1) Supervised by their teachers, five student teams review the results of the 2004 Onondaga Watershed Database Inquiry project (OWDI). These teams review the monitoring data relevant to the following tributaries they monitor at the
2) The teacher of each team directs the students to examine thoroughly their tributary’s images for both good and bad channel, stream bed and stream bank conditions. Supported by selected web sites and handouts, the students learn about restoration practices that correct these degraded conditions.
3) Each student team then identifies previously collected parameter data that may have resulted from the aforementioned conditions. For example, high total dissolved solids, turbidity and stream flow measurements might indicate that sediment loading is resulting from erosion at or upstream from their tributary site.
4) Student team members with their teachers learn the fundamentals of stream dynamics, stream degradation issues and stream restoration practices through field experiences:
on-site visits to stream restoration projects at Nine Mile and upper Onondaga Creeks conducted by an Onondaga County Soil and Water Conservation District technician familiar with this technology
instruction by the technician showing how sediment loading due to soil loss is measured.
Each teacher records images of the stream restoration projects, the sediment loading measurement and the interaction between their students and the technician. Syracuse University’s Living SchoolBook (LSB) staff member videotapes the technician’s explanation of the restoration technology and sediment loading measurement used at the sites, in his office for future reference by the student teams.
5) During the 2005 fall monitoring activities at their selected stream site, each student team thoroughly studies the observed dynamics of the stream, and with teacher-recorded images, collects images of good and bad conditions (both natural and man-made) of the stream channel, stream bed and stream bank. As requested, LSB also records images of the flow of the stream to show the action and influence of its dynamics on the site.
6) At their schools, student teams draw conclusions about the status of their stream site and corridor based on their observations and teacher recorded images. Where possible, they correlate previously collected water quality data with good and bad channel, stream bed and stream bank physical conditions.
7) Preparation of project reports:
Each student team prepares a written report supported by visuals showing the good conditions observed at their stream corridor.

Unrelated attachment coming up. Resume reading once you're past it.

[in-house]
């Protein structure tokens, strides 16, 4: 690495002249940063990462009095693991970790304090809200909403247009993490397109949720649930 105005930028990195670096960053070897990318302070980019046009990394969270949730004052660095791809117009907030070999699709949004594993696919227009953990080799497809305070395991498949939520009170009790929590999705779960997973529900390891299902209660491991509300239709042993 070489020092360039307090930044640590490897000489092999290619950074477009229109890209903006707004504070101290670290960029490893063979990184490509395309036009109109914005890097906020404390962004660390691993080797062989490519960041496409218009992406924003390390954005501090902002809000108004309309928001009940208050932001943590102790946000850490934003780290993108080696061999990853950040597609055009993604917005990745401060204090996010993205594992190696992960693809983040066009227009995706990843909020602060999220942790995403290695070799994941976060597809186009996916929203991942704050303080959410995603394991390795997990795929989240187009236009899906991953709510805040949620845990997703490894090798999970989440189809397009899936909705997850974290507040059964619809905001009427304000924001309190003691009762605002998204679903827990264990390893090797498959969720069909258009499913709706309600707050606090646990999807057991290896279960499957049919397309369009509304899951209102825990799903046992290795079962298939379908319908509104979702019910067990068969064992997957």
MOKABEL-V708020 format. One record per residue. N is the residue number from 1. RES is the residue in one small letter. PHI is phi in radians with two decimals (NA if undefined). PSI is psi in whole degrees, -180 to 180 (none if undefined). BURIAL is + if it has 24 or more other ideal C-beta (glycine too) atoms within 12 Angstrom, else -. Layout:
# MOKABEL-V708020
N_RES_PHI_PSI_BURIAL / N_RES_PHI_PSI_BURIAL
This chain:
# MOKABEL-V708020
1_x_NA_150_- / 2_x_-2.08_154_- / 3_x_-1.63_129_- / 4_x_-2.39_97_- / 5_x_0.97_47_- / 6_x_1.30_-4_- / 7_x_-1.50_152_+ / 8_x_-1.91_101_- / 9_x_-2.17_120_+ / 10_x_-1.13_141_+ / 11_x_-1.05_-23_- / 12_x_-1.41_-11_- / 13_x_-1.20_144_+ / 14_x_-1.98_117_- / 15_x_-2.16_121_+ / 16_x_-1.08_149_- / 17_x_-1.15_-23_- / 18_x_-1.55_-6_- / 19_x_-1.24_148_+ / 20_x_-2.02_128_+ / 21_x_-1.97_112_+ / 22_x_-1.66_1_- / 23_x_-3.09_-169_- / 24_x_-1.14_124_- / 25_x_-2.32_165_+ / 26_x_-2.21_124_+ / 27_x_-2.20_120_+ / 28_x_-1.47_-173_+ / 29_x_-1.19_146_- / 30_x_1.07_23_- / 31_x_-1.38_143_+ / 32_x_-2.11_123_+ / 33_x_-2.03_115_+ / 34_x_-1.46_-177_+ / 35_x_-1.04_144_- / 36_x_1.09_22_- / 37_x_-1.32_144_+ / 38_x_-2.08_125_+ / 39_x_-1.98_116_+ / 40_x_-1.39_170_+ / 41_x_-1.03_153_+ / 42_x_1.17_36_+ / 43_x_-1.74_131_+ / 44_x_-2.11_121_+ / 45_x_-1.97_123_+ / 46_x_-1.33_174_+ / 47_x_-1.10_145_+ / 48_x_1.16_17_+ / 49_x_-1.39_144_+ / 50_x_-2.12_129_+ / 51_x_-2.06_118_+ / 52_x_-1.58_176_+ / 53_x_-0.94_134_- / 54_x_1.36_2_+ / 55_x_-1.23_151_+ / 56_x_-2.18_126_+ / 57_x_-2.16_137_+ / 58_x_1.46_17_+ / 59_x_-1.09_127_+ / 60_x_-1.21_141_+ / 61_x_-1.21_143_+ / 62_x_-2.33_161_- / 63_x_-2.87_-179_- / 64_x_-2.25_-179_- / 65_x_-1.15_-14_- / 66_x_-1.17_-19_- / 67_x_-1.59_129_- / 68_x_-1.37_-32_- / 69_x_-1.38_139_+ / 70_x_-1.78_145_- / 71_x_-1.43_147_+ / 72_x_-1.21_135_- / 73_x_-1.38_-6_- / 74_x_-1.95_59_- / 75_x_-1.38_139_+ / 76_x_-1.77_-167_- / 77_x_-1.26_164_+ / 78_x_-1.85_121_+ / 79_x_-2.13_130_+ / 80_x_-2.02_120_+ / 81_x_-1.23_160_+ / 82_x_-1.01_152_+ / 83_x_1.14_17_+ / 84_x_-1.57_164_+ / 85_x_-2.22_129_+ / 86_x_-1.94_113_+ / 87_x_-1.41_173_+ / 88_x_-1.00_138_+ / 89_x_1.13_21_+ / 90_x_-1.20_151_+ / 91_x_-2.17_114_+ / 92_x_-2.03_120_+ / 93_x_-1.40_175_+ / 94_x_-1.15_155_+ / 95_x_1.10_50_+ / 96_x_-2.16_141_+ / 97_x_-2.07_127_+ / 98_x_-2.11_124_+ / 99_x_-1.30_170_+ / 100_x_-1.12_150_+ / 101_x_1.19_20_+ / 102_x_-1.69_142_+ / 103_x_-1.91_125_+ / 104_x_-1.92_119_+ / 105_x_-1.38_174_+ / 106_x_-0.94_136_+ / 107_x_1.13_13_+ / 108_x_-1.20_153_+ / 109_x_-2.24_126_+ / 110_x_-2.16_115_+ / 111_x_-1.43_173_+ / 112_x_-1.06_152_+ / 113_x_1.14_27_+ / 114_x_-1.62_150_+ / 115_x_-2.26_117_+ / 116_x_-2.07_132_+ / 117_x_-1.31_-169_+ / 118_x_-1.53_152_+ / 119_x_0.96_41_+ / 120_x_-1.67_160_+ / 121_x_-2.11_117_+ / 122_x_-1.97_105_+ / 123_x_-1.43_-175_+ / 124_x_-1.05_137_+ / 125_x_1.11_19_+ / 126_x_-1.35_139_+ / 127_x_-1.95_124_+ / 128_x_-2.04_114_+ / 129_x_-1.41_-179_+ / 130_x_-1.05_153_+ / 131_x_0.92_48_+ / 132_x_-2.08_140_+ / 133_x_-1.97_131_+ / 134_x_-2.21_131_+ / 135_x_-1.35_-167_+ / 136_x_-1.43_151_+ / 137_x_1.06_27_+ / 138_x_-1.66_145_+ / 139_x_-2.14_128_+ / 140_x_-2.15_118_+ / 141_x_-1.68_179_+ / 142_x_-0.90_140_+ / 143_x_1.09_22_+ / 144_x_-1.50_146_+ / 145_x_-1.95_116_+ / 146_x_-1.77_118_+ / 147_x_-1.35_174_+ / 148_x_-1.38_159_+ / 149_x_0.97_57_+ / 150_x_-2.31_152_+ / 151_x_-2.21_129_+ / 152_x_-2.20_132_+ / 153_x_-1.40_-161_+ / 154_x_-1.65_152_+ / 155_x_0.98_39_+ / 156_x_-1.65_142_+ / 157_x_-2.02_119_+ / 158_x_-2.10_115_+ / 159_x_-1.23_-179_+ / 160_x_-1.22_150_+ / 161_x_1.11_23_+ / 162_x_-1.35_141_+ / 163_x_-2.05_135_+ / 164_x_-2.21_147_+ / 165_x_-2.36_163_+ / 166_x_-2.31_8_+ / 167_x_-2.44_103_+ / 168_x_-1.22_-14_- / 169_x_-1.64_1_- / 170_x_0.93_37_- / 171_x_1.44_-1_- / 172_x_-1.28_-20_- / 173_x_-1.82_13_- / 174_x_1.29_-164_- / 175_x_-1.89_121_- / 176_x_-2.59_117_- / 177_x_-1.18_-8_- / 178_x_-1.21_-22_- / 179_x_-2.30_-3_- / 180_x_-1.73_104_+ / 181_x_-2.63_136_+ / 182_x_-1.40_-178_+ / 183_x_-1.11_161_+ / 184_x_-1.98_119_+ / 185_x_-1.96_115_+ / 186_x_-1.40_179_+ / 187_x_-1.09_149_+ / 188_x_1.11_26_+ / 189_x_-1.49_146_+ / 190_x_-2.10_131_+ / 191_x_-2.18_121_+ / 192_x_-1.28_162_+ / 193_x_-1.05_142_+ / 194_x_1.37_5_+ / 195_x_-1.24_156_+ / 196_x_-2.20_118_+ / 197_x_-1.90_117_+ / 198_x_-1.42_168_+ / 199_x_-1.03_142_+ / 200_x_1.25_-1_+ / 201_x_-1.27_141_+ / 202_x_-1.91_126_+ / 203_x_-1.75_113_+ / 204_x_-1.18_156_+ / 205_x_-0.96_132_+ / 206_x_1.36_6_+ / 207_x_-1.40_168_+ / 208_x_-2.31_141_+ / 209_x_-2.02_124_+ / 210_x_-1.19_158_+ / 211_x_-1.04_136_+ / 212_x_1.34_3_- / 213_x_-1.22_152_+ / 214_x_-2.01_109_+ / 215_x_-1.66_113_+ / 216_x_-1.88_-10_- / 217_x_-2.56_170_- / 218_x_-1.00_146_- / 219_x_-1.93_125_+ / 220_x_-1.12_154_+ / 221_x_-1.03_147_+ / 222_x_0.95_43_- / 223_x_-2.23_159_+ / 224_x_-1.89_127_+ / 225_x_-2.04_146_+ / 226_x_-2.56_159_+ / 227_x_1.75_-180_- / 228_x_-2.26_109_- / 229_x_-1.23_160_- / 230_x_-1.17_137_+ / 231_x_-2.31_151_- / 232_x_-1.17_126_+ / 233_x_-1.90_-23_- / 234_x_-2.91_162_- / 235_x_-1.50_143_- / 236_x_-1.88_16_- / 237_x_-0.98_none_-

Each student team prepares a written report and a stream restoration design* with visuals for the correction of each bad condition(s) at their stream site.
- Both reports should include references to the aforementioned stream dynamics and stream restoration experiences offered to the students in this project.
- Their design report should include a projected sediment loading reduction as an assessment of their design work.
- The reports should cite relevant water quality data that support the good and/or bad stream stream site conditions observed.
* Criteria for Stream Restoration Design
Each student team’s design report must include:
description of the selected stream site(s)
the rationale for using the selected design - reduction of sediment loading, habitat restoration, improved fishery, etc.
a contrast of the targeted stream site before and after design, if implemented
a statement of conditions desirable but not attainable
proposed post-design implementation monitoring to assess success of the design
the estimated cost of constructing the designed restoration structure(s).
As requested, LSB assists each student team with the visual components of these reports.
8) At a project concluding forum, each student team delivers a power point presentation on their reports before the other teams and their teachers.Two stream dynamics and stream restoration technicians judge each of the student team’s presentations. LSB videotapes these presentations for inclusion on the Internet as examples of student inquiry and learning about a relatively new technology in the Onondaga Lake watershed.
PROJECT TIME LINE
May - August 2005 Plan and implement OLTRDS Project with teachers and students.
September 2005 Conduct field work at tributaries for students.
October 2005 Preparation of restoration designs by students.
November 2005 Final forum and judging of design presentations.